Goteborgs Posten: Saab could have gone so far

Mats K has translated an article that appeared in the Goteborgs Posten today.
It almost sounds like a eulogy, but I ain’t buying that. What it is, however, is a good quick examination of the injustice that’s been served up to Saab, both in terms of past practice and future potential.
Here’s to that potential being realised.
Thanks to Mats for the translation.
Saab could have gone so far…
General Motors involvement with Saab has – at best – been favorably uninterested. It could have been much better.
Right now a model lineup previously unparalleled by Saab is sitting in the GM garage waiting to roll out. This is when GM pulls the plug. This has been typical of GM’s behaviour during the time period they have owned the company.
it is no coincidence that there are so many outspoken Saab enthusiasts around the world. People who love the brand unconditionally. After all, only an enthusiast could love the sputtering and smoking front wheel drive two cycle engines, the odd shapes, and the innovatively unique solutions. Out of this, and the cluster of safety-minded thinking where even Autoliv (Airbag, etc. supplier), Volvo and Chalmers University were involved cars with personality and character were developed.
In the U.S, Saab has been the car of those with high intellect. Not the university students’ car, but the car of their professors. Saab was also among the very first brands to launch the small turbocharged engines of the sort that environmentalists prefer, and most major car companies are investing in today. And they were Born from Jets. (sarcasm)
In other words, Saab has had a base as heavy as lead, full of values and image in its brand which – if skillfully managed – could have gone limitlessly far with a global industrial firm like GM behind it.
Out of all this came nothing.
For a number of years GM sent managers to Trollhättan, some of which became popular, but none of which amazed us with their dynamic drive. The interest from the top of GM in what they were actually doing at Saab always felt – at best – marginal.
Peter Augustsson came from the resource rich company SKF (a ballbearing maker) but when milllions were spent on the development of the current 9-3, GM management were finally fed up and decided to put Saab in order. The final straw was the discovery that the 9-3 was developed on the Opel/Vauxhall Vectra but still had a ton of parts that had been modified by Saab at great expense. The engine mounts were moved, the electrical system modified and the fuel tank was designed by Saab.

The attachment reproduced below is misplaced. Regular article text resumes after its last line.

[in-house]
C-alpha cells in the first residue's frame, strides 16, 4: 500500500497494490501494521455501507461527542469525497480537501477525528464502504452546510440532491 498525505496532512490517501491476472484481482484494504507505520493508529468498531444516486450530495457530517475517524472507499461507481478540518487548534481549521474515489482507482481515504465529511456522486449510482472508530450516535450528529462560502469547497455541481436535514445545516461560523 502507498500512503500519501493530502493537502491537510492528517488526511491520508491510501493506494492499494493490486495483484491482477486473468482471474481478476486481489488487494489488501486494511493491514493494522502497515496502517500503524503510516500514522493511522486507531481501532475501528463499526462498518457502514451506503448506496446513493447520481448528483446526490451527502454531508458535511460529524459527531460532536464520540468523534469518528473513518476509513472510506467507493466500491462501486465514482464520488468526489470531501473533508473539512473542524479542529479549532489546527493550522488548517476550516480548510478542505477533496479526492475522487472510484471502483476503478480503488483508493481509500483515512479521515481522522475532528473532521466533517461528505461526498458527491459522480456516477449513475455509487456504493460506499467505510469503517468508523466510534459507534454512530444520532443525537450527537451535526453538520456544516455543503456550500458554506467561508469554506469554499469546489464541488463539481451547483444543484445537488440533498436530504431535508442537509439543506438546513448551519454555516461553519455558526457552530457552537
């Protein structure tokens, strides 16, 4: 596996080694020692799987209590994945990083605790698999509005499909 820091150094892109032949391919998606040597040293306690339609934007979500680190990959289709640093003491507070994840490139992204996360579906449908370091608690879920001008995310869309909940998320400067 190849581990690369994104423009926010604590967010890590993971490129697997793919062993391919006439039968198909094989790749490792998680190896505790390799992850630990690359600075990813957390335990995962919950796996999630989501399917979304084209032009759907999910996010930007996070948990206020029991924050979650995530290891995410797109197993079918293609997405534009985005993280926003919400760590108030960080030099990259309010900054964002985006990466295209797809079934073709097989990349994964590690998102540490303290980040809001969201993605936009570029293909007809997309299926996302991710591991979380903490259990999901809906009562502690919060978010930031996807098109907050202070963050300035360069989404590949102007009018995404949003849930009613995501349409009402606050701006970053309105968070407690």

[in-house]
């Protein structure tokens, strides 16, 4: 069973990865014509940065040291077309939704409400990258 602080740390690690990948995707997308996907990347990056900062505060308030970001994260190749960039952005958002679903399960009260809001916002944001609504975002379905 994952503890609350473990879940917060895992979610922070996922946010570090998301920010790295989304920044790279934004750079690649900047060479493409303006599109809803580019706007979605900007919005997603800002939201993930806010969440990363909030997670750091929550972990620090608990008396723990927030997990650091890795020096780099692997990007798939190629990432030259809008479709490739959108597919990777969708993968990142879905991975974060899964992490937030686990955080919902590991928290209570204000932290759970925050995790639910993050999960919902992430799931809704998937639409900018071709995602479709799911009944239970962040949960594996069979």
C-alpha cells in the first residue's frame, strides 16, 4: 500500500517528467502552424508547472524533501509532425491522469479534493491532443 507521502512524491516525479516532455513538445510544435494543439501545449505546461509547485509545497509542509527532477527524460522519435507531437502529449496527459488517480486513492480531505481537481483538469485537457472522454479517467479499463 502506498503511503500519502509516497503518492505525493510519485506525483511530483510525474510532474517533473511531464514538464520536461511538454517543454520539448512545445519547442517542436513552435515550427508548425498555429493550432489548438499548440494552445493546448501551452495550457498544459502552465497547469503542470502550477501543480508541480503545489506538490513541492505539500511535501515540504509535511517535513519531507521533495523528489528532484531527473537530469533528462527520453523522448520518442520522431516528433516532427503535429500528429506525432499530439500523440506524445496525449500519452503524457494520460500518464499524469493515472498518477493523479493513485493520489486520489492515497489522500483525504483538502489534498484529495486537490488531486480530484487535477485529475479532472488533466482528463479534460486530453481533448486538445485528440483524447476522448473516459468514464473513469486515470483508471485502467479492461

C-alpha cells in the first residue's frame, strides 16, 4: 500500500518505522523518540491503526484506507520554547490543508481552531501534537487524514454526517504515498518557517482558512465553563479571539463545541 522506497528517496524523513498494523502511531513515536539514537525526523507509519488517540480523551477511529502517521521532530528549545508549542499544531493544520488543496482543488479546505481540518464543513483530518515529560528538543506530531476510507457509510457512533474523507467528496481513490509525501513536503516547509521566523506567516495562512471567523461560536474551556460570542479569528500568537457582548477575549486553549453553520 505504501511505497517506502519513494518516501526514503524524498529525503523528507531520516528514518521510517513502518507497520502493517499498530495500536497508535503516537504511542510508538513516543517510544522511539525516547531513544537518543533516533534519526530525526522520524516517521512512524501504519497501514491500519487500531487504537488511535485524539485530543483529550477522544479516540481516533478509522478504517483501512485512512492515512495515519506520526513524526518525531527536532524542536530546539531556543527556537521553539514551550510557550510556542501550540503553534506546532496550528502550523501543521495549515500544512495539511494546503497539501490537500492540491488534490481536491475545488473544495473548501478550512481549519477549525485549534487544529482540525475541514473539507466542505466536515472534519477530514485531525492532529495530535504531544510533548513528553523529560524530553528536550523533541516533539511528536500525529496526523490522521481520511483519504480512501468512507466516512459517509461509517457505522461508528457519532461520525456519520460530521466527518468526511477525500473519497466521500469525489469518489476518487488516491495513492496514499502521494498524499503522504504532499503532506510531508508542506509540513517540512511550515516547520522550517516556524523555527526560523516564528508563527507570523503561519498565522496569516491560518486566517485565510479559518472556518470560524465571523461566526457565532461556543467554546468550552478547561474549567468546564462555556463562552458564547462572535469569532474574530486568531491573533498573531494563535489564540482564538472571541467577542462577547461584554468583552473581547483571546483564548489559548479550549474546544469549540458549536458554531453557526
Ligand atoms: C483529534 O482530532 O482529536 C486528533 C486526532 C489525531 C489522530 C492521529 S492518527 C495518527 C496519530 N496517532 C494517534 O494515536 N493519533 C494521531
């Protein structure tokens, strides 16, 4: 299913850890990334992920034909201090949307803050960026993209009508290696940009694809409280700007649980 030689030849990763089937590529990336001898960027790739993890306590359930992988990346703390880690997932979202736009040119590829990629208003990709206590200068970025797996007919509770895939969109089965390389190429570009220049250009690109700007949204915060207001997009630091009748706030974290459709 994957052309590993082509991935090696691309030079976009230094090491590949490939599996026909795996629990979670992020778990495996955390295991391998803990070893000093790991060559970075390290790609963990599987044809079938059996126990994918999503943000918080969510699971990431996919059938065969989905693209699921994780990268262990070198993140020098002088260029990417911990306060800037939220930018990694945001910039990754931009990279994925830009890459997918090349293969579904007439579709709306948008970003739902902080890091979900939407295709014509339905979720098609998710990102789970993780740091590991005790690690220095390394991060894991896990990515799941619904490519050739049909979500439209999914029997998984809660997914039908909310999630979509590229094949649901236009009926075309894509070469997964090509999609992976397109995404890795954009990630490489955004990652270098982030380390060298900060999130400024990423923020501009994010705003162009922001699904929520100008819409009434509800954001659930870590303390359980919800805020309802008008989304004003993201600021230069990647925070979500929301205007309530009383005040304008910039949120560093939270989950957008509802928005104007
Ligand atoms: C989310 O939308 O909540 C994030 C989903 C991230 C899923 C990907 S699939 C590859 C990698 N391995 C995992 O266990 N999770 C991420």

A former manager at Saab put it like this:
You have an ocean of engineers who receive a fuel tank and are asked “Can you make it better?” Well, of course it can be made better if it is allowed to cost a hundred million. When GM discovered what was happening they decided on a quick fix: A Subaru with a boxer engine (Something Saab had never had) was given a makeup job and named the Saab 9-2.
A more serious try was made with a Subaru crossover model, but by this point in time GM’s poor finances had already started to affect the business, and the ownership stake in Subaru was sold. Saabs crossover model was canceled.
Instead another makeup job was done, this time with an enormous American SUV, the Chevy Trailblazer that was called the 9-7x. This model was only really sold in the U.S.
Then it was decided that the Saab 9-3 and 9-5 were to be built in Germany’s Rüsselsheim plant, but before the decision was put into effect, the 9-3 was back in Trollhättan again. The 9-5 was delayed and still has not started to be built.
At the same time a new crossover, the 9-4x, has been developed. The intent is (has been?) to build it in Mexico. A new futuristic convertible has been shown as a concept. An even newer 9-2 to be made alongside the 9-3 in Trollhättan has been discussed. Collectively the most exciting modern model lineup Saab ever could ahve dreamed of.
Now they look to remain a dream.